Martin van den Bergh
Dignity and Respect....But!
I have always tried to be welcoming and welcoming of all people and of all Jews. It is something that my parents ingrained in me as a result of the horrible experiences they suffered during the Holocaust. When growing up in what was then Rhodesia we were taught to respect all peoples of whatever race or religion with respect, and were we never allowed to call others in a derogatory way, even though all my school friends did so.
In this same vein I have not attacked the non-Orthodox streams of the Jewish community. In fact while in Hong Kong I maintained good relations with all the other communities, and also when I was Senior Hospital Chaplain in the UK I served the whole Jewish community. Yet I have never subscribed to reform ways as I have always felt that they do not lead to the halting the ever increasing assimilation rates. This week this opinion gained some credibility from two sources. Firstly a report from New York that it is because of the Ultra-Orthodox community, not the non-Orthodox that there is an increase in the number of Jews in New York. The second confirmation came from Ambassador Stuart Eisenstat who addressed a committee meeting I attend at the Knesset on relations between Israel and the Diaspora. He told us that the non-Orthodox communities have contributed to the assimilation and out marriage rates.
It therefore seems somewhat odd that the non-Orthodox organisations are campaigning for greater recognition and representation both here in Israel and in Diaspora communities.
Despite my own opposition to this, I feel that sometimes we the Orthodox are not welcoming. Not that we should water down Halachah or change Jewish law. On the contrary we should stand firm. But nevertheless we should always welcome people and make them feel welcome, and at the same time the non-Orthodox should be respectful of Orthodox ways when they visit Orthodox communities.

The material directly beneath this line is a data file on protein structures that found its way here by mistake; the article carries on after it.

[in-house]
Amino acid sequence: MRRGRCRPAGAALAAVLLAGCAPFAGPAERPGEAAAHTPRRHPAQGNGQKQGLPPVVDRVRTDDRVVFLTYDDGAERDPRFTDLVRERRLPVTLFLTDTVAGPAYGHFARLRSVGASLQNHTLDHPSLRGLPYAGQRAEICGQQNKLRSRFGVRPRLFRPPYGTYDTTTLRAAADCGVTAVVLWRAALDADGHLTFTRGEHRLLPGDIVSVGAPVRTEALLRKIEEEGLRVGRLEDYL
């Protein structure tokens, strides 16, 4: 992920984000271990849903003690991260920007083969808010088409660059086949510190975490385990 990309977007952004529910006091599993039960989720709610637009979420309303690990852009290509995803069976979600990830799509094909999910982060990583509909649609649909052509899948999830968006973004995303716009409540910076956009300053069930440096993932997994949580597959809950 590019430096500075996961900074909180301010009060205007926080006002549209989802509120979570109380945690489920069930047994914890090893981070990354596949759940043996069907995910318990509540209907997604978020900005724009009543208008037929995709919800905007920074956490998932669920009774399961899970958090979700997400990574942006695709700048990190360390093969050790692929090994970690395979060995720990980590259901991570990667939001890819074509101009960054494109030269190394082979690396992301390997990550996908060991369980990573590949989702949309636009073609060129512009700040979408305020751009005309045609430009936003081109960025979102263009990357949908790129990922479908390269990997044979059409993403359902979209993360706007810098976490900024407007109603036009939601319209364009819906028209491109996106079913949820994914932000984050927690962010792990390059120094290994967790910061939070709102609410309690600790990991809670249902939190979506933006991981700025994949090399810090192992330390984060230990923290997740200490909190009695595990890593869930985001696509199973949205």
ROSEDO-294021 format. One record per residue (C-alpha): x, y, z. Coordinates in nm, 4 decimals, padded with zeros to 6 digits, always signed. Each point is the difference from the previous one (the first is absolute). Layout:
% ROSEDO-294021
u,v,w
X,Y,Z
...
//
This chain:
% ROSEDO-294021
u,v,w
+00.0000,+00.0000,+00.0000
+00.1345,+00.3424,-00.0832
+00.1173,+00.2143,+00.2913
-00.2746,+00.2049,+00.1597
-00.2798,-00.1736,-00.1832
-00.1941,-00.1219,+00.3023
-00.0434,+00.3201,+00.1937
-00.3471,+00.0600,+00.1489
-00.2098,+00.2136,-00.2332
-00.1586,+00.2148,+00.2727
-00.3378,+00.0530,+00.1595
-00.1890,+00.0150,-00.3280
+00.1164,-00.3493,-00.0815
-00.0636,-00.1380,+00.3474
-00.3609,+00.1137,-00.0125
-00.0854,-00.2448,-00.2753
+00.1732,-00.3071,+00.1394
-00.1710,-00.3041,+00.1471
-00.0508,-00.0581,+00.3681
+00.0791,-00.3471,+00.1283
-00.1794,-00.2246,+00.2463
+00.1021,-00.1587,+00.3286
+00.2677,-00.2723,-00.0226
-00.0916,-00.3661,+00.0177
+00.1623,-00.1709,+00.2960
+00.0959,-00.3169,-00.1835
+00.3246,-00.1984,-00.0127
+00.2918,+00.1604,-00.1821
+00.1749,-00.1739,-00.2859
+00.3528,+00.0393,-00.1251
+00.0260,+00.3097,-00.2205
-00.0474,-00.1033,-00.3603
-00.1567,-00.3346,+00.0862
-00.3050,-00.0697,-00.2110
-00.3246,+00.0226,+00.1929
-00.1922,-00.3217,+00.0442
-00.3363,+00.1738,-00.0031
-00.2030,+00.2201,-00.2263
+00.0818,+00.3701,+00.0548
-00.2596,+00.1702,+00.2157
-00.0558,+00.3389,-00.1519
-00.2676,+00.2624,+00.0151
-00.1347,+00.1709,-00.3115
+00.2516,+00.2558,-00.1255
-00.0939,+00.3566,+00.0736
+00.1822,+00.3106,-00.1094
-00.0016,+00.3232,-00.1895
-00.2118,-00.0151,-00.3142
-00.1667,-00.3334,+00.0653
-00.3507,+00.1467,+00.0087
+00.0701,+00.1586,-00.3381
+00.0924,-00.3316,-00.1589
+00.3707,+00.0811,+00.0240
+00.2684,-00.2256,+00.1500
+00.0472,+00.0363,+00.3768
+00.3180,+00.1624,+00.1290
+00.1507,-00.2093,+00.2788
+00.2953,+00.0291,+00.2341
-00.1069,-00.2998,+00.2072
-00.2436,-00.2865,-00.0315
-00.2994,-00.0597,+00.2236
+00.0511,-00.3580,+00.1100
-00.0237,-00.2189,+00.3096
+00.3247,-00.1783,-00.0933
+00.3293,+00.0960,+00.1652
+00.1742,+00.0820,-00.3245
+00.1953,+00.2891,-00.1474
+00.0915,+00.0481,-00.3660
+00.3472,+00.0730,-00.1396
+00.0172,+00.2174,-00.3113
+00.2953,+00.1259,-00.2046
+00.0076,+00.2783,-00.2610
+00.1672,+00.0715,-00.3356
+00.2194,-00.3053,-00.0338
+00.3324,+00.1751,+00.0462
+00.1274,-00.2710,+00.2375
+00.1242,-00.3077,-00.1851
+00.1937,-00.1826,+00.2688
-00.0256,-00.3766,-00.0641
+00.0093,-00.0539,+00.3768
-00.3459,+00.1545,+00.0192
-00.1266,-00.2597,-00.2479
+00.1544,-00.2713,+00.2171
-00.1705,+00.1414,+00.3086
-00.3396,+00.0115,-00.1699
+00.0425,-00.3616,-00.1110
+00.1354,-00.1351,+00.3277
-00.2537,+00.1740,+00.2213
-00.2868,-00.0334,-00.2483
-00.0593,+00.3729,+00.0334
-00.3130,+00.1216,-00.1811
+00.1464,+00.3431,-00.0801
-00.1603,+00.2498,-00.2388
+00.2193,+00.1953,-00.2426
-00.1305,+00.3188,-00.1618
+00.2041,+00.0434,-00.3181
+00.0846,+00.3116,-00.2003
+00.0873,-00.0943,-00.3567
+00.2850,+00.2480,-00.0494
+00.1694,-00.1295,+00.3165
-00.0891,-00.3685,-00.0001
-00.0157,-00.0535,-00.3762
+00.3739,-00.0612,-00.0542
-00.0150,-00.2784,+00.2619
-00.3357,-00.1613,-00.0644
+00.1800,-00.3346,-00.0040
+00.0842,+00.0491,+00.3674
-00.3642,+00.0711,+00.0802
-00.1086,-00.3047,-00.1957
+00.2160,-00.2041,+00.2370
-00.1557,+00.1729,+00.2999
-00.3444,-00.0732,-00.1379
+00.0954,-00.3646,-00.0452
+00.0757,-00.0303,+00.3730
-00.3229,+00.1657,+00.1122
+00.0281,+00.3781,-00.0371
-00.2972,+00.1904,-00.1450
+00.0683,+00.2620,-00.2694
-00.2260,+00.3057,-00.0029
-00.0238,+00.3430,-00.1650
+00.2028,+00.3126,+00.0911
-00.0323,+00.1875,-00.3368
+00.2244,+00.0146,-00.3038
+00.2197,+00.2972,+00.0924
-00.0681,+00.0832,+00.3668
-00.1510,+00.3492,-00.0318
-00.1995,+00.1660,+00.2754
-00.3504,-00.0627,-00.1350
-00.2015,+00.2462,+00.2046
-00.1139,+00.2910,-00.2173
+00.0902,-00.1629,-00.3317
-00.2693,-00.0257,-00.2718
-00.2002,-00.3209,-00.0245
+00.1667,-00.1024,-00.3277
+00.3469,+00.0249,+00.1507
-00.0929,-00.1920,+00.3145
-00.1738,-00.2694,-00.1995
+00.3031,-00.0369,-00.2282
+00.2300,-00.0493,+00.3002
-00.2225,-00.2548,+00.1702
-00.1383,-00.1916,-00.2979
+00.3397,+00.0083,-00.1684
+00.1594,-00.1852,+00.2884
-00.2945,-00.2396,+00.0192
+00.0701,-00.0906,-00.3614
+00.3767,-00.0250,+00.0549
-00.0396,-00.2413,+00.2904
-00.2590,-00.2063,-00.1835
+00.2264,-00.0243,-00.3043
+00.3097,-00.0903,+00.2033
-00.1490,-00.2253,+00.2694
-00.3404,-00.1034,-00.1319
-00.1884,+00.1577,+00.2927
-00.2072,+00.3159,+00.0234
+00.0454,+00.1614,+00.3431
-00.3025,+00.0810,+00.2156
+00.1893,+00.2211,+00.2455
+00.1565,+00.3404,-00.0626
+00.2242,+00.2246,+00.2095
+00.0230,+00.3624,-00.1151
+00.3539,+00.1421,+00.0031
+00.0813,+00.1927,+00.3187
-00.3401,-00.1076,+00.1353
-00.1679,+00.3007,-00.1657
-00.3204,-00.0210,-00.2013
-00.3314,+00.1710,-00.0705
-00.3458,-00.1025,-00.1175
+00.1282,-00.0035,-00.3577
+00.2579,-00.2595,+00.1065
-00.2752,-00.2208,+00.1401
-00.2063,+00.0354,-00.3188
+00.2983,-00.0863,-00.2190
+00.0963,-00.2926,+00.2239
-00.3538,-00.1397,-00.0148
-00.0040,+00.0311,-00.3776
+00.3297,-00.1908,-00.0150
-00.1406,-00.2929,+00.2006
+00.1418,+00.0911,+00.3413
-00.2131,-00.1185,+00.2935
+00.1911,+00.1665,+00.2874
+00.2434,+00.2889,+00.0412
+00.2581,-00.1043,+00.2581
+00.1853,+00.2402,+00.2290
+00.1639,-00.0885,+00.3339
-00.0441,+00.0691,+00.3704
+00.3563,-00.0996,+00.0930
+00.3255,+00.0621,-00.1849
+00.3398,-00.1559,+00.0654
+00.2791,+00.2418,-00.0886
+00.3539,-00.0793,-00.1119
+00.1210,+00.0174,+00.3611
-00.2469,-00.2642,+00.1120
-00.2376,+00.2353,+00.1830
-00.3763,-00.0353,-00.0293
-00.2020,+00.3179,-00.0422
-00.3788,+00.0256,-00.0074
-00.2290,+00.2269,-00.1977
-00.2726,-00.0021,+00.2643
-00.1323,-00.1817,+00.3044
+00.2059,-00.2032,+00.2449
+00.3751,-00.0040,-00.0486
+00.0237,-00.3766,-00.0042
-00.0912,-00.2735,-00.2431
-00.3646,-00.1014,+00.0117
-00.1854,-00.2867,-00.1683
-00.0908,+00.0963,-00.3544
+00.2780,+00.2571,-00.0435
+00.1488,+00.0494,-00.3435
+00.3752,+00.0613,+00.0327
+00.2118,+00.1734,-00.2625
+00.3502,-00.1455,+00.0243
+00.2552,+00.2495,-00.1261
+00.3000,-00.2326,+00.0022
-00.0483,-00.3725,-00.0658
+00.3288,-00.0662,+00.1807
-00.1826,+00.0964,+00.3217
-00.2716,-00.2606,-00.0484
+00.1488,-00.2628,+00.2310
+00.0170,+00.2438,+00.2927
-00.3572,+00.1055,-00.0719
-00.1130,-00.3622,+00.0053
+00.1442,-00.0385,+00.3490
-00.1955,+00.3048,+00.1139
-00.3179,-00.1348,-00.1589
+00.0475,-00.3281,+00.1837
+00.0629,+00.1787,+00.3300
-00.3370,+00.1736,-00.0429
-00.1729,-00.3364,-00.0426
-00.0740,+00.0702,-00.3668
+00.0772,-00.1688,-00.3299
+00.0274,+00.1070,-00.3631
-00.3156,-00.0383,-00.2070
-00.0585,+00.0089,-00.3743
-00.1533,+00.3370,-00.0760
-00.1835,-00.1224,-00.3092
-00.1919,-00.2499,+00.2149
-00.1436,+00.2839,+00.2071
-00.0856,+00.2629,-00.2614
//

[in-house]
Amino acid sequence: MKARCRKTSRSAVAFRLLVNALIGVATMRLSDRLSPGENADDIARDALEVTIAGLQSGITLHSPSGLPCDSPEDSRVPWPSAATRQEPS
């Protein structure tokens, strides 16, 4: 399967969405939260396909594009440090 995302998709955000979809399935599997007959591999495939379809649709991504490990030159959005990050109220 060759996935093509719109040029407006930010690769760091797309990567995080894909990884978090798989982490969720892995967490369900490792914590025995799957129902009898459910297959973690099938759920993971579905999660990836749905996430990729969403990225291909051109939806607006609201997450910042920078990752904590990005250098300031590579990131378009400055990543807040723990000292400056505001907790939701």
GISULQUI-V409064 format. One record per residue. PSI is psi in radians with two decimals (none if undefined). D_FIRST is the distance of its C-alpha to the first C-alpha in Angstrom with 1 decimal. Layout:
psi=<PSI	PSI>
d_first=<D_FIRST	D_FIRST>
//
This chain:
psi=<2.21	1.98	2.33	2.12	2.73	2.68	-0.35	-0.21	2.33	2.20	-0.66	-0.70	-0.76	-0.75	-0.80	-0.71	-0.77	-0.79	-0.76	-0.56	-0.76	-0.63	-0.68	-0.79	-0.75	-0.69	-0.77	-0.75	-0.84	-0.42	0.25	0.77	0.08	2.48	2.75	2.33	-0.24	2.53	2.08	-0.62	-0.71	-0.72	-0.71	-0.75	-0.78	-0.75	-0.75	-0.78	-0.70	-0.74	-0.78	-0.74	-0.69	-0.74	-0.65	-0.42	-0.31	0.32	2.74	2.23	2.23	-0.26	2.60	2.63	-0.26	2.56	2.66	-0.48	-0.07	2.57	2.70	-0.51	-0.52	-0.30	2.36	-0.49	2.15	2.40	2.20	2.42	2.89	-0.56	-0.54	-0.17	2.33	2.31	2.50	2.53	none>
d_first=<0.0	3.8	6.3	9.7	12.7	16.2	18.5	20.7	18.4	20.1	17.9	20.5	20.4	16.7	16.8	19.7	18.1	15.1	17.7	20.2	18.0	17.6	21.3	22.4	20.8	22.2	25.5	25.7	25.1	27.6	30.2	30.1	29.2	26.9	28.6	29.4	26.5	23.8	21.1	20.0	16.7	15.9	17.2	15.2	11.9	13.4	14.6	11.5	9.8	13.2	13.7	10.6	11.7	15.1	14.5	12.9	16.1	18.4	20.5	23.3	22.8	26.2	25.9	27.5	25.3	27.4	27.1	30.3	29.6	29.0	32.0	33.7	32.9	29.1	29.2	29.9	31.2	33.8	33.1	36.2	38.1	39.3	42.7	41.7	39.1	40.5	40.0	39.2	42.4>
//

There have been many occasions when I have met with people with whom I may disagree or I may not subscribe to their way of life. And yet I have always tried to establish a relationship that is based on those same principles that my parents taught me – that of respect and dignity.
Perhaps we can also learn this lesson from the rebellion of Korach against Moses. Korach’s arguments against Moses were not for the sake of heaven, but were purely for his own position. All he wanted to do was to take and not to give. He did not want to uphold the dignity of the Jewish leadership of the time that was invested with Moses. I am always reminded of the simple yet powerful lesson of the Pirkei Avot – who is honourable, one who honours others. We do not need to agree, but we do need to show each other respect